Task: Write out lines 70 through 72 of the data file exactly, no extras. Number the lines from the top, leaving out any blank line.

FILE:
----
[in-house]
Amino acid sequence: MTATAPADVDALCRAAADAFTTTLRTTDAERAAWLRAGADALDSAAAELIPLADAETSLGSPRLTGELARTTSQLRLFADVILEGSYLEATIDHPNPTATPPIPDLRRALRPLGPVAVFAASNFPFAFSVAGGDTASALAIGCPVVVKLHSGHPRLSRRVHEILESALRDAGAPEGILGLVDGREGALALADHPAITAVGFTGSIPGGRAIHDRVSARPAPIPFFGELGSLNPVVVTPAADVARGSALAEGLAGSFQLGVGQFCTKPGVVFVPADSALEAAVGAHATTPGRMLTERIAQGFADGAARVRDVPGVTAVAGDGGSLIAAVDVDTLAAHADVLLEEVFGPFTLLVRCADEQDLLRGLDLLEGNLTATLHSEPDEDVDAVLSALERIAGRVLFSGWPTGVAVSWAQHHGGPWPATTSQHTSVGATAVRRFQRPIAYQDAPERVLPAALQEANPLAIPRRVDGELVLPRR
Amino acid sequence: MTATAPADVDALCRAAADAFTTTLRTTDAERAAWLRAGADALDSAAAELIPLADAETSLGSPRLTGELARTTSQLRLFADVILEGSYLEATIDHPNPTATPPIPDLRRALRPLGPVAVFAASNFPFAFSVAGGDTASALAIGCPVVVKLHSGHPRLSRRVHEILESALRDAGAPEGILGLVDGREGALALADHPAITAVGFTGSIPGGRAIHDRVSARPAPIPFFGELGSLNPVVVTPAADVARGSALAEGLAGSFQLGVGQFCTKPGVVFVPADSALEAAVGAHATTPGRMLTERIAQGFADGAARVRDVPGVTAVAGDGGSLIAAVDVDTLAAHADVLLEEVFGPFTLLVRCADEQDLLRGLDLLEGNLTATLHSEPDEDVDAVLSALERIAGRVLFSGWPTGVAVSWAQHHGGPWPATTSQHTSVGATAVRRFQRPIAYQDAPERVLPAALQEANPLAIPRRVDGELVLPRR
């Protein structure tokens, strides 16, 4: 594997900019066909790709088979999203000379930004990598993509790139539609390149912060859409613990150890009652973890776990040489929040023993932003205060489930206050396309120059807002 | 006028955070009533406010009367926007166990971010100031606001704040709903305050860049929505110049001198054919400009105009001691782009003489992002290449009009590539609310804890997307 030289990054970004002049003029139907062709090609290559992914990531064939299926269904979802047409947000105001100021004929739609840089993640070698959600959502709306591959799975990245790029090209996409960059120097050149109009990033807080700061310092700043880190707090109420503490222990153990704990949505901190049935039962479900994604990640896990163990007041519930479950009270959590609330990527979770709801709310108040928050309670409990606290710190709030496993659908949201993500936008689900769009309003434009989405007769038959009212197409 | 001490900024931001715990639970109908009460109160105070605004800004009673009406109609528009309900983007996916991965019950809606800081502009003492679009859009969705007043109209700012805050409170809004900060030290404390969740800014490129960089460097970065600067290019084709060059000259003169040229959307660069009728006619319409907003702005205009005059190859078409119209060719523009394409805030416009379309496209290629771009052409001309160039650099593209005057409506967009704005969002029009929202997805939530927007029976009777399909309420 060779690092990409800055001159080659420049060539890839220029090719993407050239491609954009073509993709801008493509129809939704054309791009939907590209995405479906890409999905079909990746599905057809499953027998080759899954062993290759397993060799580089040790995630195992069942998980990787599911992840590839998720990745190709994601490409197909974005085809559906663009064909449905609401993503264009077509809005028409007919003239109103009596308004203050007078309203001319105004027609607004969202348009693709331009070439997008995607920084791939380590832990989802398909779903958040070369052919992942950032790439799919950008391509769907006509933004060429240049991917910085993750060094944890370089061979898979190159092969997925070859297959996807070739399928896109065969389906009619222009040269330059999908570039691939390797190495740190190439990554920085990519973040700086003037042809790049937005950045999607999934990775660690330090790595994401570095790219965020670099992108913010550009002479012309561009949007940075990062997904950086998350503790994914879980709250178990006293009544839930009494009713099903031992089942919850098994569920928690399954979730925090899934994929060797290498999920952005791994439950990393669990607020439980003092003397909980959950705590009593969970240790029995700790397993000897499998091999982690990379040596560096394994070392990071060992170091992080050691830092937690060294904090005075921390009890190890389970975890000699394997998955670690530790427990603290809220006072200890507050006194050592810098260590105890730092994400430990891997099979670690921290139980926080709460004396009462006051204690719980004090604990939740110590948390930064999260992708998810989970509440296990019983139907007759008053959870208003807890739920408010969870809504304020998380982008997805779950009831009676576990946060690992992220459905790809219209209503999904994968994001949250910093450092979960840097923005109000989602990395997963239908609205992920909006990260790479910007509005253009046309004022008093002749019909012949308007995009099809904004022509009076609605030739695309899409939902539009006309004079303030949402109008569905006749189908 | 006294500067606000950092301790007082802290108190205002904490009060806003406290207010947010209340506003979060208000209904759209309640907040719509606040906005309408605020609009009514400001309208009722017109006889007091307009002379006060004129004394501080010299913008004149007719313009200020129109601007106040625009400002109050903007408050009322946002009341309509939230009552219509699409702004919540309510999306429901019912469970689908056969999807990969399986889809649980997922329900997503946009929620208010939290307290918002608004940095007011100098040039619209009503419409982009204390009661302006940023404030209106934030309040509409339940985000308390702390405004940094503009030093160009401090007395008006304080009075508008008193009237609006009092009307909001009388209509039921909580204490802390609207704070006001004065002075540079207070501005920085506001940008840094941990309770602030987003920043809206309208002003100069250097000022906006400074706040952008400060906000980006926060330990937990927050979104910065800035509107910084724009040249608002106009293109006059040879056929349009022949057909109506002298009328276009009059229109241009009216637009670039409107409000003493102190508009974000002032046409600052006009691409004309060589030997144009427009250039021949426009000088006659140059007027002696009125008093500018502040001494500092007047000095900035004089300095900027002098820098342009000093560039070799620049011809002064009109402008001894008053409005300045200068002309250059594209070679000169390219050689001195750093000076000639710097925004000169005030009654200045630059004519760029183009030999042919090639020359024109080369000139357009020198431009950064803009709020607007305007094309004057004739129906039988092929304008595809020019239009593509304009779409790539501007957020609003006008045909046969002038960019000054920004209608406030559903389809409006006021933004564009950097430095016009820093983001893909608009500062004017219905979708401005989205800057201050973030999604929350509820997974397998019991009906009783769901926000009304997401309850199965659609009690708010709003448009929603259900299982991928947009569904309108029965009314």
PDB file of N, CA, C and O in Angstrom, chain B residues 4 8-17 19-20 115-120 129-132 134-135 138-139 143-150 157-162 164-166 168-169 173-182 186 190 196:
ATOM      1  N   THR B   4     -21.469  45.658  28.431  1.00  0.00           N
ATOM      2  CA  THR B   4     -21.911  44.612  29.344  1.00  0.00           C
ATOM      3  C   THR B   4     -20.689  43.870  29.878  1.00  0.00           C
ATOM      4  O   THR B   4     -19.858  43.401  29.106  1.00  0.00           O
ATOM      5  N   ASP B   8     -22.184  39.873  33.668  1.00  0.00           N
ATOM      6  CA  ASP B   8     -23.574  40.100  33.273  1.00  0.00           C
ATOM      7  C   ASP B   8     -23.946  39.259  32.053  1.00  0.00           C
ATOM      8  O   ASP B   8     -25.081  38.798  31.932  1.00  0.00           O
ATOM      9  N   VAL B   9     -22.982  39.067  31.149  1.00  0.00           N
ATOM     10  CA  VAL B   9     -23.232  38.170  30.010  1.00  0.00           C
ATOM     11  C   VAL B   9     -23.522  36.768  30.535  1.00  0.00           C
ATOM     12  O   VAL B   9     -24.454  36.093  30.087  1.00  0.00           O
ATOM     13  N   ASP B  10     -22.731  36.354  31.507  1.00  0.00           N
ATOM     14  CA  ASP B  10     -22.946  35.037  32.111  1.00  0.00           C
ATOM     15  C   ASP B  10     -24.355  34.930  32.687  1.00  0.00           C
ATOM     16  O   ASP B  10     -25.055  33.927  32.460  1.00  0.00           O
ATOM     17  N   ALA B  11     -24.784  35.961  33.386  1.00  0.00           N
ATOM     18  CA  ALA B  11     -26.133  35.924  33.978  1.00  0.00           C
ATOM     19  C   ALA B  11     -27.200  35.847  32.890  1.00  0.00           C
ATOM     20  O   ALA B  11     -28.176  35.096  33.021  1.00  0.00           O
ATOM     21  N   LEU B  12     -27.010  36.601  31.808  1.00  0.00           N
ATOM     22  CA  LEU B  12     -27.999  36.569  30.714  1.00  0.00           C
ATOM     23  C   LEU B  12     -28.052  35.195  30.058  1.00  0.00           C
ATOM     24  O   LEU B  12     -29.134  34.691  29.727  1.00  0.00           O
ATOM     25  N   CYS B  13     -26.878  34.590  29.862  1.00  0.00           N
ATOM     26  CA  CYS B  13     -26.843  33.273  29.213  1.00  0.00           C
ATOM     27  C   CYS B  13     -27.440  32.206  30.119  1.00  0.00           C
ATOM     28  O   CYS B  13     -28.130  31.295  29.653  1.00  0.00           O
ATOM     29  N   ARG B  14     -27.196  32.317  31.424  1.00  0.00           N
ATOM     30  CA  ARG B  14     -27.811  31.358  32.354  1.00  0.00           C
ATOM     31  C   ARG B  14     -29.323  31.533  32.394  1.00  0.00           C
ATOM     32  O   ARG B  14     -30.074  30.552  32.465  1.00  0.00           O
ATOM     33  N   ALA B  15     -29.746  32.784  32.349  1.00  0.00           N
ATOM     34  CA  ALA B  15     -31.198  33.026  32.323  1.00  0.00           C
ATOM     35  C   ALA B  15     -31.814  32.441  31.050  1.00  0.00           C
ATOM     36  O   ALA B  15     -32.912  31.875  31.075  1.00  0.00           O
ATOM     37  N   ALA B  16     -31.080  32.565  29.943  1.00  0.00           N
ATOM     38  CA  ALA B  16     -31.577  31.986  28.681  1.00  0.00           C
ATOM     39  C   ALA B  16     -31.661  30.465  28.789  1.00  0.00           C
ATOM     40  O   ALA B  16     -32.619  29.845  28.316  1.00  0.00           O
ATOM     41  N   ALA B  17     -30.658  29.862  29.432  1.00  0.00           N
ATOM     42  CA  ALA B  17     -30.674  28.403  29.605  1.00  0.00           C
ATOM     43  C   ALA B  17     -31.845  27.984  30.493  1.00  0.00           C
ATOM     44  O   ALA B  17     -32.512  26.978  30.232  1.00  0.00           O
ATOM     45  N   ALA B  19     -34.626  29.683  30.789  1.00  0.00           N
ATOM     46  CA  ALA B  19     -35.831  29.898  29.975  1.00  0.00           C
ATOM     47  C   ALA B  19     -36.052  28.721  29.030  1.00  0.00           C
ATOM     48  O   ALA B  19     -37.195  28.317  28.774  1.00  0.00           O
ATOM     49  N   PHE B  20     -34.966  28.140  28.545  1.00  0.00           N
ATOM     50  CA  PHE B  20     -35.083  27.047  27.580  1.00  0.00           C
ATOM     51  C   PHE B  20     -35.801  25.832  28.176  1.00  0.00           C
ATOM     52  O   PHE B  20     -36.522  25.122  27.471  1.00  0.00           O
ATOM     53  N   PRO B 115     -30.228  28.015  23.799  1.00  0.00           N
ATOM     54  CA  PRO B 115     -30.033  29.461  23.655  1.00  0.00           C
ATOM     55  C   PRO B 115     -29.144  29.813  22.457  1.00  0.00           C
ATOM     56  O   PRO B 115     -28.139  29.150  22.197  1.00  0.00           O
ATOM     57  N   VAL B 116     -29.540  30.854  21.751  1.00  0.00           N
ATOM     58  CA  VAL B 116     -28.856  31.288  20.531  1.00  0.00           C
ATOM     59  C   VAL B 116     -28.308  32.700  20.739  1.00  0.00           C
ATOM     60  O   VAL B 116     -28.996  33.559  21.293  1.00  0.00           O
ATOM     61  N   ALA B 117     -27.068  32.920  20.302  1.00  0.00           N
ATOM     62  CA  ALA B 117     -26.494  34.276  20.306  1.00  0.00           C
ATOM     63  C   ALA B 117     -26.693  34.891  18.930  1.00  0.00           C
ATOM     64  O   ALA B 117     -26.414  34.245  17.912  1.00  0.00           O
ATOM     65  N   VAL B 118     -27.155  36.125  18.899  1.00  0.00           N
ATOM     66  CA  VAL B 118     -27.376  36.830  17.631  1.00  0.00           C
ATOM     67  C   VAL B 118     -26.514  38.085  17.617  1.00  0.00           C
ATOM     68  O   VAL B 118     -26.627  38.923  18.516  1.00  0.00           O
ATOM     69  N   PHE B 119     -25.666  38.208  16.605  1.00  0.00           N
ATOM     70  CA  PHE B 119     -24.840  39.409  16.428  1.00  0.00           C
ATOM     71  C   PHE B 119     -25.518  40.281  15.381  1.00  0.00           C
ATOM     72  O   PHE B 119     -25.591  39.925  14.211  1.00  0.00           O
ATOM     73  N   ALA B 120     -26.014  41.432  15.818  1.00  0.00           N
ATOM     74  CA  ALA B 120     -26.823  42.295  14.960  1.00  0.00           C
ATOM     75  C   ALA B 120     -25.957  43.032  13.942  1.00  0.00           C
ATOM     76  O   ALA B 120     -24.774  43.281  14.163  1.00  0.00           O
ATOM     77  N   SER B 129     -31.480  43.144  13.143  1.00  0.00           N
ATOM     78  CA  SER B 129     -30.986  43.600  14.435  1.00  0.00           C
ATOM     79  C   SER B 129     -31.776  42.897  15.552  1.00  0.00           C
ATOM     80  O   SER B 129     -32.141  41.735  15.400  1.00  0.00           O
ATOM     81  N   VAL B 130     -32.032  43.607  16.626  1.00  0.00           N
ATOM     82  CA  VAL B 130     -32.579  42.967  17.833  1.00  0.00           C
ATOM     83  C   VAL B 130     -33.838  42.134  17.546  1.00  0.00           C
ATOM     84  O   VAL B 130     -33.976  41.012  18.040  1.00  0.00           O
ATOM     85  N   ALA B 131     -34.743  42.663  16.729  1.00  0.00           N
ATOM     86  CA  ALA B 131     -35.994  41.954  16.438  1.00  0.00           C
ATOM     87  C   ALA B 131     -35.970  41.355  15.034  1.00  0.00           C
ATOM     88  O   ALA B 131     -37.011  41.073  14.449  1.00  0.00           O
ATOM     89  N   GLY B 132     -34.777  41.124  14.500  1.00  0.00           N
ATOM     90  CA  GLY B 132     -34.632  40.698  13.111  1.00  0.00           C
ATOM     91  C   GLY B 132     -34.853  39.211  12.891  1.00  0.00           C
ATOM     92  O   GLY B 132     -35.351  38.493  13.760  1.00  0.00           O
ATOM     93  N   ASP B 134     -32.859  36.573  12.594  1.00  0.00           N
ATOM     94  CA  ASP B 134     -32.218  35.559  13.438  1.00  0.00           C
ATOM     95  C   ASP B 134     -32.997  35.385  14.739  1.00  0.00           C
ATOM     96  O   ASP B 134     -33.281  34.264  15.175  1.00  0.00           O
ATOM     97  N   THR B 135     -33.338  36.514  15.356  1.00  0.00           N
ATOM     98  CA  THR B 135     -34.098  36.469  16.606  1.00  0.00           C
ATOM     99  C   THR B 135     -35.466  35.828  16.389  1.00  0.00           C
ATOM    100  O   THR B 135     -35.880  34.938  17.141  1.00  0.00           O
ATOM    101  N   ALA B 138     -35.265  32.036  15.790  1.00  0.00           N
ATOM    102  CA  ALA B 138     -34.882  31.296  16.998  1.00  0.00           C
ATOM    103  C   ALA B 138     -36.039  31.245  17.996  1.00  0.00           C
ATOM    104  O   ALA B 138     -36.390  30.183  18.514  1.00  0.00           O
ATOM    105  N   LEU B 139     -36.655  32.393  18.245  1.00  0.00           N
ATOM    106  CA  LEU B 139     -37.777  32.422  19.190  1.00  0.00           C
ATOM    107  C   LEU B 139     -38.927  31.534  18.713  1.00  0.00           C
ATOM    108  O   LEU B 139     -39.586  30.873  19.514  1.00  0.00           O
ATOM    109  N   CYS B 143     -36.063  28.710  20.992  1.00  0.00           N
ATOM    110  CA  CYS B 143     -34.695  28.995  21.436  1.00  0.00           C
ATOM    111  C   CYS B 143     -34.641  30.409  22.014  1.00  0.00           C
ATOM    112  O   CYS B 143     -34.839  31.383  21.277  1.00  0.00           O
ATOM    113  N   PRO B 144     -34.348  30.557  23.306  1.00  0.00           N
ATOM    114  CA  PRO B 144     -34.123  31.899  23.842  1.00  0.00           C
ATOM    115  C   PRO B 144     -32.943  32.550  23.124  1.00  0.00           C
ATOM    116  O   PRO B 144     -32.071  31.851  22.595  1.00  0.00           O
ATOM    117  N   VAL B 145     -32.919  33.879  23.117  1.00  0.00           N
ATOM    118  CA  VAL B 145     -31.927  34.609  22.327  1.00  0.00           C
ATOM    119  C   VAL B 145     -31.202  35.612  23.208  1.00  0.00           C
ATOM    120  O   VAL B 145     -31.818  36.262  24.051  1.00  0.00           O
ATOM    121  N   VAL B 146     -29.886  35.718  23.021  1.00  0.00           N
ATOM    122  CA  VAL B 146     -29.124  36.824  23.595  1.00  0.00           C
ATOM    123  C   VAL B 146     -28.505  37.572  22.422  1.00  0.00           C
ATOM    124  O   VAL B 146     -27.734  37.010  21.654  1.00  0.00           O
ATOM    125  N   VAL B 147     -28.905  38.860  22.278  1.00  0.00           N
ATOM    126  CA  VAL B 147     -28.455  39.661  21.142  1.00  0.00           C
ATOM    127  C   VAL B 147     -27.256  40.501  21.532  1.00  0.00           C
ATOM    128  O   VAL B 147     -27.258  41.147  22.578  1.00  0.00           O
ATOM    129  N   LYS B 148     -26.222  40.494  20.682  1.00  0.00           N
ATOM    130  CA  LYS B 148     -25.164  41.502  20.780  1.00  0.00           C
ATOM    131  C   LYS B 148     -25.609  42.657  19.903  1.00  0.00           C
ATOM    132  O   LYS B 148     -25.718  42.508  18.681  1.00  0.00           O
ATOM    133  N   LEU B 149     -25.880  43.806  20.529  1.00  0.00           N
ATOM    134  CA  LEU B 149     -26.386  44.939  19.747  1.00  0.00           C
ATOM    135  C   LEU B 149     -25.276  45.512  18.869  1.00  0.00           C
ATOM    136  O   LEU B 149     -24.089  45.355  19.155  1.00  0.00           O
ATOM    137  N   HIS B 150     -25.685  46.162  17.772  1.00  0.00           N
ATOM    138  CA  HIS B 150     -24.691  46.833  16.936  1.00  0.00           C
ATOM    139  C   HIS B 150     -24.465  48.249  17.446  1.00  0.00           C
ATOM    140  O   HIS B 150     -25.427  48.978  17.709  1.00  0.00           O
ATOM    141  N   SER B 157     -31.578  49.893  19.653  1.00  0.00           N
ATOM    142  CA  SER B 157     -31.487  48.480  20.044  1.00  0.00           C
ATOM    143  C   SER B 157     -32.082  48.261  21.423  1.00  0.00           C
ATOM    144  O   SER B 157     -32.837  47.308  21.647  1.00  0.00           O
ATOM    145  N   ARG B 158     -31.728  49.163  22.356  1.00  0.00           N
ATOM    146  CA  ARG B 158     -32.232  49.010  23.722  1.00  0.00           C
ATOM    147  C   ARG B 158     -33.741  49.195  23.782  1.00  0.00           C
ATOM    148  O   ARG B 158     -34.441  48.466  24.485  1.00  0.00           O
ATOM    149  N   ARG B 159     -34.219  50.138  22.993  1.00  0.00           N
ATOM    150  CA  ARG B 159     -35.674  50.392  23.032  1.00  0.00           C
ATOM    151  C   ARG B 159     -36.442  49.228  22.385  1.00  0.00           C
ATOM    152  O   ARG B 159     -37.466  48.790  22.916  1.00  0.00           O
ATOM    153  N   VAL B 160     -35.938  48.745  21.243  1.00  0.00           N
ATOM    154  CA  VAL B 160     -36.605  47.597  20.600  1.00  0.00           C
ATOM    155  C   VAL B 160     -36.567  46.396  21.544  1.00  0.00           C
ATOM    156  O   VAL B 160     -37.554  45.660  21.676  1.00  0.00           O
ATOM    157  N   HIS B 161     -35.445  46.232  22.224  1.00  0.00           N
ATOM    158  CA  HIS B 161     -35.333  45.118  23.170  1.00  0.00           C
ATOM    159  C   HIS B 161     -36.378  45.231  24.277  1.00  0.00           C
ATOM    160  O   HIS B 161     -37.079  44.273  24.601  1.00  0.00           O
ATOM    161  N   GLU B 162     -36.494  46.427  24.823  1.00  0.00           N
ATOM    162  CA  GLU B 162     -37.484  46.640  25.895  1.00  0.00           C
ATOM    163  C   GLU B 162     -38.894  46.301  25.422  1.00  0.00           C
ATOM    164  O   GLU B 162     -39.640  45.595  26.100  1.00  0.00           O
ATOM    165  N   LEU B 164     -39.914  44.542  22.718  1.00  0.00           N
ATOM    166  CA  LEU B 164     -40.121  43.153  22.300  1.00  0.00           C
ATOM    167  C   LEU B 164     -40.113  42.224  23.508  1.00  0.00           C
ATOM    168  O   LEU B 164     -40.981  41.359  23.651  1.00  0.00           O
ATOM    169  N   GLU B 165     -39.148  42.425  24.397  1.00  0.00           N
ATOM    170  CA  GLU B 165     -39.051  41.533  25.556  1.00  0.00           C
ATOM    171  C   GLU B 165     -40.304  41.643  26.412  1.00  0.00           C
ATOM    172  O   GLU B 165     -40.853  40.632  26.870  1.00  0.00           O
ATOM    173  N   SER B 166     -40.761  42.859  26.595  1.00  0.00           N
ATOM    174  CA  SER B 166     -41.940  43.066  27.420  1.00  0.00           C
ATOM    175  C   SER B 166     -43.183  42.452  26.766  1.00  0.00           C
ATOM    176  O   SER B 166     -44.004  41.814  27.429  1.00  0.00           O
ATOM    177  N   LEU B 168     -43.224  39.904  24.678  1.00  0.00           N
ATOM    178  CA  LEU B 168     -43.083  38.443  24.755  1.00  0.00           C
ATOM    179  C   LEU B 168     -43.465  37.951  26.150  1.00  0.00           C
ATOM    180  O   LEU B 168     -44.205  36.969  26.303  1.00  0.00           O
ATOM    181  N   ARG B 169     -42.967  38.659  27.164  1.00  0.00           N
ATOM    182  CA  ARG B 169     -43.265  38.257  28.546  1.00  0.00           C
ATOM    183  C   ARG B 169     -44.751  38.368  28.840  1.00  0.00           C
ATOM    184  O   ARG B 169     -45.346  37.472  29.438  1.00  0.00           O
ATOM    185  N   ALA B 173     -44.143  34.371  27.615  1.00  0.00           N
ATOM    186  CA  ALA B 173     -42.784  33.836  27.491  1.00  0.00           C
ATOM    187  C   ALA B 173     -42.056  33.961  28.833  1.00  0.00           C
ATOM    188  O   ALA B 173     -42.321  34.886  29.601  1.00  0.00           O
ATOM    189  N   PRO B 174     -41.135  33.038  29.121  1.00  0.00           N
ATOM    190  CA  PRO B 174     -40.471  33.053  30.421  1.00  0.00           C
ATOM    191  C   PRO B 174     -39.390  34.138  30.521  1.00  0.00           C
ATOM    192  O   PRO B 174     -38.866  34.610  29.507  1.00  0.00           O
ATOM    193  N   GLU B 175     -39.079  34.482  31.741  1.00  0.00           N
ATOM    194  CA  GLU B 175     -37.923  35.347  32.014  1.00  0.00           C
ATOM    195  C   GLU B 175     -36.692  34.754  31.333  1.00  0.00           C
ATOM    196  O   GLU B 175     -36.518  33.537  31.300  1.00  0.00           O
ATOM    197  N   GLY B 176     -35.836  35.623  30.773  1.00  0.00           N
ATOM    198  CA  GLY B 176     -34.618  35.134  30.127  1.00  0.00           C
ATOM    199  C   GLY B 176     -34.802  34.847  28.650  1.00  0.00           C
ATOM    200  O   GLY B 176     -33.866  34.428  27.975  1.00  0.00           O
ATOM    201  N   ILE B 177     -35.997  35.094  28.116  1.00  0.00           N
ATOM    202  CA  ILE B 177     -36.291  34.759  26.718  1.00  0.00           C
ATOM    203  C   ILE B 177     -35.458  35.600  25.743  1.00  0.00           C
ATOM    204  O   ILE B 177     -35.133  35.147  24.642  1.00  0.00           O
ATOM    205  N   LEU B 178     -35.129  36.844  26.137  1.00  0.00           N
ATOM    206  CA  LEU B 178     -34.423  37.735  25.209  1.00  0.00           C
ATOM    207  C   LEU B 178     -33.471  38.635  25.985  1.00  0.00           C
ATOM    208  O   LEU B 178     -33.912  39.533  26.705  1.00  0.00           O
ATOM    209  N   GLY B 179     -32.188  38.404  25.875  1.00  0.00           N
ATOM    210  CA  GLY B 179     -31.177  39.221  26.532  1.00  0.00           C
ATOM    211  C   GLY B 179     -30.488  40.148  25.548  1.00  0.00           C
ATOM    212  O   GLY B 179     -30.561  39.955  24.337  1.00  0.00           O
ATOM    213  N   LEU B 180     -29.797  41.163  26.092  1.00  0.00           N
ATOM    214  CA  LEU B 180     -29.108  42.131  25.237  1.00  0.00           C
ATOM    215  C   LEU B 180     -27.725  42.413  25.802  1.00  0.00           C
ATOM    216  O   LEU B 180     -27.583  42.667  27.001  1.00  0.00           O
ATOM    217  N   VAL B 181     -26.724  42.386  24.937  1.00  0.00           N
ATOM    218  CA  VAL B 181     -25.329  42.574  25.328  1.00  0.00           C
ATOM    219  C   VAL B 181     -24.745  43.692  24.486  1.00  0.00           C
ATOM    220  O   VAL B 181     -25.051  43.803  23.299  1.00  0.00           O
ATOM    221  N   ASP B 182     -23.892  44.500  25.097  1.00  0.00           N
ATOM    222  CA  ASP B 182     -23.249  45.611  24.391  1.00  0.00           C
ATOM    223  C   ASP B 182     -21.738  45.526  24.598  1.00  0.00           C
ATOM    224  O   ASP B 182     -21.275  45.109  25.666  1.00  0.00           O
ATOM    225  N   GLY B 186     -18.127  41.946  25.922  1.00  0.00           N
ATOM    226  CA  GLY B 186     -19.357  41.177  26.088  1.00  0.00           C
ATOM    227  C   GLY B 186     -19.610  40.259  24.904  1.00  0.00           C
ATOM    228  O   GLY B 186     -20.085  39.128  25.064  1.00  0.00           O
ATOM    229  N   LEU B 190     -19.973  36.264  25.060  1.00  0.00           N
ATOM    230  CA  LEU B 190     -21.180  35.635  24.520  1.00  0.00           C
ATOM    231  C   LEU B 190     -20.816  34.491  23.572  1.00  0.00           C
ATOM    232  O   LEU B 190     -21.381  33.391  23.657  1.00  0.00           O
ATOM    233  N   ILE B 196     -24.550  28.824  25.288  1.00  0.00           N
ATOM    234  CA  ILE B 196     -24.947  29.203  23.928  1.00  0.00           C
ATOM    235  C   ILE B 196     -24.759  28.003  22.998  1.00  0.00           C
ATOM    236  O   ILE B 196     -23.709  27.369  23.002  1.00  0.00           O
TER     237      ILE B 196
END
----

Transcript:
ATOM     65  N   VAL B 118     -27.155  36.125  18.899  1.00  0.00           N
ATOM     66  CA  VAL B 118     -27.376  36.830  17.631  1.00  0.00           C
ATOM     67  C   VAL B 118     -26.514  38.085  17.617  1.00  0.00           C